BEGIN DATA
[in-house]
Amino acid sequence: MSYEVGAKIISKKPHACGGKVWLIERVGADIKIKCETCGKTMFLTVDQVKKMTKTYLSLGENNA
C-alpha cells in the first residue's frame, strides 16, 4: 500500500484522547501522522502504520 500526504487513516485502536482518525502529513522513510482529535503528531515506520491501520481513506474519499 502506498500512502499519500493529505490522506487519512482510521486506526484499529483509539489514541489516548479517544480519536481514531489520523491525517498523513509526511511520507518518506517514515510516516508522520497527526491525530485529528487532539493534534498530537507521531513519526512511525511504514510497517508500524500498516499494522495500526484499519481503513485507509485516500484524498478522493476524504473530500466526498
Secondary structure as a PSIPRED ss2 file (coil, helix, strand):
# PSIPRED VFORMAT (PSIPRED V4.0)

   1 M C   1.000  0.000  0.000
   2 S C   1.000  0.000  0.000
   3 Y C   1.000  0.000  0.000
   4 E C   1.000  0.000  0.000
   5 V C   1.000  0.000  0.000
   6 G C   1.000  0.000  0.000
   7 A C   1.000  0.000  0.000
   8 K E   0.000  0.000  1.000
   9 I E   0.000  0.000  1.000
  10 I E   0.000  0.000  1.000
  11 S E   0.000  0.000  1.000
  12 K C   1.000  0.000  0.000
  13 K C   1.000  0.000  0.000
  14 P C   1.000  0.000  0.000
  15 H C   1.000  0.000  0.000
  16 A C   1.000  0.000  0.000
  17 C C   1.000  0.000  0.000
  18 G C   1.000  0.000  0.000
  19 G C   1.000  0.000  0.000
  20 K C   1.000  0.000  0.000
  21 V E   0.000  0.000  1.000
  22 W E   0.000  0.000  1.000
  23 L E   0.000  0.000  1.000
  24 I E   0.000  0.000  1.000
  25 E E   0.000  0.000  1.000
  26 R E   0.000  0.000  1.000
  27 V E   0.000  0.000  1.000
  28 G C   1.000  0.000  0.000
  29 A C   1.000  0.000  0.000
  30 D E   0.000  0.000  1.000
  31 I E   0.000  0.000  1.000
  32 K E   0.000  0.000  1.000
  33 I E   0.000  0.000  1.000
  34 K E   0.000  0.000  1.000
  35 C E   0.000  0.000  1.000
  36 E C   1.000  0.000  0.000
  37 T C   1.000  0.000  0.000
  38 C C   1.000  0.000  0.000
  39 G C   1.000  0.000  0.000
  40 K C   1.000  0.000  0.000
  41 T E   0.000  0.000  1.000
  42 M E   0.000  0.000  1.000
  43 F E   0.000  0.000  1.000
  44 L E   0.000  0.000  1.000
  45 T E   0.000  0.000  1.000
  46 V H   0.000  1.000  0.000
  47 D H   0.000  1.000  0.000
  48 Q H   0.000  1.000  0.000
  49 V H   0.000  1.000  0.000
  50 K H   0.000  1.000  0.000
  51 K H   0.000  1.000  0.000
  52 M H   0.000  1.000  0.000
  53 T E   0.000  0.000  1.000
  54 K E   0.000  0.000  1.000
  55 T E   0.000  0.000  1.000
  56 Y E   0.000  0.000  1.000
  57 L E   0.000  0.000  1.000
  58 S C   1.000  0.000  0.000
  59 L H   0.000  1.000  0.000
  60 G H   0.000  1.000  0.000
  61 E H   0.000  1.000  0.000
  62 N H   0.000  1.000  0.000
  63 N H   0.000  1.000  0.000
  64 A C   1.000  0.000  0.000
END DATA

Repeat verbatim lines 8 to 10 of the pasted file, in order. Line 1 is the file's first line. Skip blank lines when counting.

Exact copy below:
   3 Y C   1.000  0.000  0.000
   4 E C   1.000  0.000  0.000
   5 V C   1.000  0.000  0.000